Influence of brisk walking on appetite, energy intake, and plasma acylated ghrelin
journal contributionposted on 2012-07-30, 13:34 authored by James KingJames King, Lucy K. Wasse, David R. Broom, David StenselDavid Stensel
Purpose: This study examined the effect of an acute bout of brisk walking on appetite, energy intake, and the appetite-stimulating hormone-acylated ghrelin. Methods: Fourteen healthy young males (age 21.9 +/- 0.5 yr, body mass index 23.4 +/- 0.6 kg.m(-2), (V) over dotO(2max) 55.9 +/- 1.8 mL.kg(-1).min(-1); mean +/- SEM) completed two 8-h trials (brisk walking and control) in a randomized counterbalanced fashion. The brisk walking trial commenced with 60 min of subjectively paced brisk walking on a level-motorized treadmill after which participants rested for 7 h. Participants rested for the duration of the control trial. Ad libitum buffet meals were offered twice during main trials (1.5-2 and 5-5.5 h). Appetite (hunger, fullness, satisfaction, and prospective food consumption) was assessed at 30-min intervals throughout. Levels of acylated ghrelin, glucose, insulin, and triacylglycerol were determined from plasma. Results: Sixty minutes of brisk walking (7.0 +/- 0.1 km.h(-1)) yielded a net (exercise minus resting) energy expenditure of 2008 +/- 134 kJ, yet it did not significantly influence appetite, energy/macronutrient intake, or the plasma concentration of acylated ghrelin either during or after exercise (P > 0.05). Participants did not compensate for energy expended during walking, therefore a deficit in energy was induced (1836 kJ, 439 kcal) relative to control. Conclusions: This study demonstrates that, despite inducing a moderate energy deficit, an acute bout of subjectively paced brisk walking does not elicit compensatory responses in acylated ghrelin, appetite, or energy intake. This finding lends support for a role of brisk walking in weight management.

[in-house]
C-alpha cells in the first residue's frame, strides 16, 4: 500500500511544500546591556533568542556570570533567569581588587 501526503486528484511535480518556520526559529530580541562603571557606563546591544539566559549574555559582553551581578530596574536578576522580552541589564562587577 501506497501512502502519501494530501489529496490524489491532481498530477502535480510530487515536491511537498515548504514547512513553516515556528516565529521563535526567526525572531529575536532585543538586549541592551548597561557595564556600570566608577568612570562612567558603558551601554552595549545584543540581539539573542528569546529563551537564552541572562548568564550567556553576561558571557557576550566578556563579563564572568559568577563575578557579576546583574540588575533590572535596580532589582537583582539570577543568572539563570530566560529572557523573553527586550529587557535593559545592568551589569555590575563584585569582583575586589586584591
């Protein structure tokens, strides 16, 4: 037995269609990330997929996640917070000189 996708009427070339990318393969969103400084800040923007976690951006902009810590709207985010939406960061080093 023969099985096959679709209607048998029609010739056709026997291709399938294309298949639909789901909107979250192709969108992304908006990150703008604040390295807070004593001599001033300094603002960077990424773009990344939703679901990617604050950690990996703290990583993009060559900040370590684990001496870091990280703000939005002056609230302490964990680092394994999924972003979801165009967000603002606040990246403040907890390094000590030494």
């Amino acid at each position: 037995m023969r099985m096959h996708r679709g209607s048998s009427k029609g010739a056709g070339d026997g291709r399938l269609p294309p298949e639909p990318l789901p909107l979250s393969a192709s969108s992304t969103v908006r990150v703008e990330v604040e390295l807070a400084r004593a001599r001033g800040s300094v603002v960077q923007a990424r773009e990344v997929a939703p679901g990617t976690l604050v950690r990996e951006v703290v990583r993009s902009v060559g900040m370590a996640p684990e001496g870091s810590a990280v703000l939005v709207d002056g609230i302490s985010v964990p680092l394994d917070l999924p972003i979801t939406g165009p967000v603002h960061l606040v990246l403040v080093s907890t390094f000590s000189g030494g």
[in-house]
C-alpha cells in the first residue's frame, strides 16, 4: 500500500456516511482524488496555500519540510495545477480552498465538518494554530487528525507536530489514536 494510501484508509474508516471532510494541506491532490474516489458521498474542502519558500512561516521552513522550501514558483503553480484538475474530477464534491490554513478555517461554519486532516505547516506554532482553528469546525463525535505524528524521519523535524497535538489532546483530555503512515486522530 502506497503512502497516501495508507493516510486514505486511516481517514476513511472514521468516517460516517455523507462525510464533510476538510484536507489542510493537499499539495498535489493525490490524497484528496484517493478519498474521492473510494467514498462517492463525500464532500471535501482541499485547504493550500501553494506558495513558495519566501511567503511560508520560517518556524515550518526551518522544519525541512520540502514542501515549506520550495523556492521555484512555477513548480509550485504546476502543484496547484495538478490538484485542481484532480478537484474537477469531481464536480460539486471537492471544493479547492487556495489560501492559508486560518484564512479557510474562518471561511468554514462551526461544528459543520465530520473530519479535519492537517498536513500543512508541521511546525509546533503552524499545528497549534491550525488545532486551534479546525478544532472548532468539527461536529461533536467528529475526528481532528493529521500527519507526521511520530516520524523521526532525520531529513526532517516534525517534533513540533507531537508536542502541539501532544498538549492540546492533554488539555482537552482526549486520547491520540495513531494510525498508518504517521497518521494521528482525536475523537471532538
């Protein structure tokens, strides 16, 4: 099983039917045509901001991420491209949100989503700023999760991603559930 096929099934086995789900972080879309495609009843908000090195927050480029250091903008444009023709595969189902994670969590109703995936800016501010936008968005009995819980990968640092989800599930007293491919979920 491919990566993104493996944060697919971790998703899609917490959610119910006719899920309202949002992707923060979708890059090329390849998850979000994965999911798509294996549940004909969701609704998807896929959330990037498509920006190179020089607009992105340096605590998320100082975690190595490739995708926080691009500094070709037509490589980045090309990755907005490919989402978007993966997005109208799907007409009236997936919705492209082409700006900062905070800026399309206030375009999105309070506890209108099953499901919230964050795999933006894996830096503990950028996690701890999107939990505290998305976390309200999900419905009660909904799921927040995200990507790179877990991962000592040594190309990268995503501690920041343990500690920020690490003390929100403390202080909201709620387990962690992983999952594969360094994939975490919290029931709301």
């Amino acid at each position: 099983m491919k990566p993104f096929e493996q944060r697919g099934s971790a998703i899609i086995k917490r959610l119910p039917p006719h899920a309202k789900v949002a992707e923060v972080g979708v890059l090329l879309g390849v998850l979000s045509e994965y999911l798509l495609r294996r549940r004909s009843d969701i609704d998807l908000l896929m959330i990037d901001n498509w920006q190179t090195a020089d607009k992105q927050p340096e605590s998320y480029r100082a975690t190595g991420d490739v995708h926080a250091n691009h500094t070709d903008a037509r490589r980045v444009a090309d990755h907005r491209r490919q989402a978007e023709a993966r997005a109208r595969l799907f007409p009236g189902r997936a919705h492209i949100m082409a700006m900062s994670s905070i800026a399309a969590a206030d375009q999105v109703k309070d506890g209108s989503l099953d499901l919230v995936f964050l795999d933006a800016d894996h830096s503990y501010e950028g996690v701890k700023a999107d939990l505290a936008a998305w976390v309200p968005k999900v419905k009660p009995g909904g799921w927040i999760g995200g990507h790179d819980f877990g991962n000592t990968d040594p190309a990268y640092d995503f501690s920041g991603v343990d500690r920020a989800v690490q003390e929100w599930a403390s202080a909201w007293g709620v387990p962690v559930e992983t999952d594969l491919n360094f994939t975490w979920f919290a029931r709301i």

This project received financial support from the Ramblers' Association.
- Sport, Exercise and Health Sciences
CitationKING, J.A. ... et al, 2010. Influence of brisk walking on appetite, energy intake, and plasma acylated ghrelin. Medicine and Science in Sports and Exercise, 42 (3) pp. 485-492.
Publisher© American College of Sports Medicine
- AM (Accepted Manuscript)
NotesThis is a non-final version of an article published in final form in Medicine and Science in Sports and Exercise: http://dx.doi.org/10.1249/MSS.0b013e3181ba10c4 [PubMed ID: 19952806].